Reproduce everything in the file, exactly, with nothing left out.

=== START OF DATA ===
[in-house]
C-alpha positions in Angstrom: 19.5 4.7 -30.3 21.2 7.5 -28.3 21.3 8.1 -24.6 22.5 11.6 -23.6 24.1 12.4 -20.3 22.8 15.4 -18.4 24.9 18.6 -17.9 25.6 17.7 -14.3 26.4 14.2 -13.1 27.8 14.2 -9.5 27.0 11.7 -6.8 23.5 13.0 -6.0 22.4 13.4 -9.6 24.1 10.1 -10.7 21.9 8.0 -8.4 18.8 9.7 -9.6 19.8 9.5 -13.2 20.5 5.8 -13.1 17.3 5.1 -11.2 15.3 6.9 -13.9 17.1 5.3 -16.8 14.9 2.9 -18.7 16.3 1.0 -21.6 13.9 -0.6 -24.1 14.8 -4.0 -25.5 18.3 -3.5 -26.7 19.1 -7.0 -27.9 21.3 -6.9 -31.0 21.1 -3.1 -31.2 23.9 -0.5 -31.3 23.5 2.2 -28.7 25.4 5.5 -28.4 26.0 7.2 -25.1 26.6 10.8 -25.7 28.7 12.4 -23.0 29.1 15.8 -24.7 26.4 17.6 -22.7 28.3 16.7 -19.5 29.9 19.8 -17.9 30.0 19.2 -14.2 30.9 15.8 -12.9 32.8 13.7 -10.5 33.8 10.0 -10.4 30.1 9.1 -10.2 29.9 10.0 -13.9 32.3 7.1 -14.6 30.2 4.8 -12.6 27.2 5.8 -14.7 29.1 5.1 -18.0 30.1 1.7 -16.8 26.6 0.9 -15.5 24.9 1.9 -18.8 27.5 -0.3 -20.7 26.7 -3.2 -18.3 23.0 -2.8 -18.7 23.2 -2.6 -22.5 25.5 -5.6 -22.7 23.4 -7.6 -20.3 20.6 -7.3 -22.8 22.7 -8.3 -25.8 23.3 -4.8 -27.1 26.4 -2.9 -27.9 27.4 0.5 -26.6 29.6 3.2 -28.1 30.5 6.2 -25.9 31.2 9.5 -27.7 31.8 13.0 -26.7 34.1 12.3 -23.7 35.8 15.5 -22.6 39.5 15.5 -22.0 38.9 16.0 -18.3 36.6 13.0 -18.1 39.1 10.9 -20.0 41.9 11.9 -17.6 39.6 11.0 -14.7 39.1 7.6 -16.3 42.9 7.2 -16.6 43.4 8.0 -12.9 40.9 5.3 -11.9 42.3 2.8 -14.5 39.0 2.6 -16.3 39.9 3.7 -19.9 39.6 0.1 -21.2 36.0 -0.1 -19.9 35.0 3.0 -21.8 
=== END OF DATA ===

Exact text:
[in-house]
C-alpha positions in Angstrom: 19.5 4.7 -30.3 21.2 7.5 -28.3 21.3 8.1 -24.6 22.5 11.6 -23.6 24.1 12.4 -20.3 22.8 15.4 -18.4 24.9 18.6 -17.9 25.6 17.7 -14.3 26.4 14.2 -13.1 27.8 14.2 -9.5 27.0 11.7 -6.8 23.5 13.0 -6.0 22.4 13.4 -9.6 24.1 10.1 -10.7 21.9 8.0 -8.4 18.8 9.7 -9.6 19.8 9.5 -13.2 20.5 5.8 -13.1 17.3 5.1 -11.2 15.3 6.9 -13.9 17.1 5.3 -16.8 14.9 2.9 -18.7 16.3 1.0 -21.6 13.9 -0.6 -24.1 14.8 -4.0 -25.5 18.3 -3.5 -26.7 19.1 -7.0 -27.9 21.3 -6.9 -31.0 21.1 -3.1 -31.2 23.9 -0.5 -31.3 23.5 2.2 -28.7 25.4 5.5 -28.4 26.0 7.2 -25.1 26.6 10.8 -25.7 28.7 12.4 -23.0 29.1 15.8 -24.7 26.4 17.6 -22.7 28.3 16.7 -19.5 29.9 19.8 -17.9 30.0 19.2 -14.2 30.9 15.8 -12.9 32.8 13.7 -10.5 33.8 10.0 -10.4 30.1 9.1 -10.2 29.9 10.0 -13.9 32.3 7.1 -14.6 30.2 4.8 -12.6 27.2 5.8 -14.7 29.1 5.1 -18.0 30.1 1.7 -16.8 26.6 0.9 -15.5 24.9 1.9 -18.8 27.5 -0.3 -20.7 26.7 -3.2 -18.3 23.0 -2.8 -18.7 23.2 -2.6 -22.5 25.5 -5.6 -22.7 23.4 -7.6 -20.3 20.6 -7.3 -22.8 22.7 -8.3 -25.8 23.3 -4.8 -27.1 26.4 -2.9 -27.9 27.4 0.5 -26.6 29.6 3.2 -28.1 30.5 6.2 -25.9 31.2 9.5 -27.7 31.8 13.0 -26.7 34.1 12.3 -23.7 35.8 15.5 -22.6 39.5 15.5 -22.0 38.9 16.0 -18.3 36.6 13.0 -18.1 39.1 10.9 -20.0 41.9 11.9 -17.6 39.6 11.0 -14.7 39.1 7.6 -16.3 42.9 7.2 -16.6 43.4 8.0 -12.9 40.9 5.3 -11.9 42.3 2.8 -14.5 39.0 2.6 -16.3 39.9 3.7 -19.9 39.6 0.1 -21.2 36.0 -0.1 -19.9 35.0 3.0 -21.8 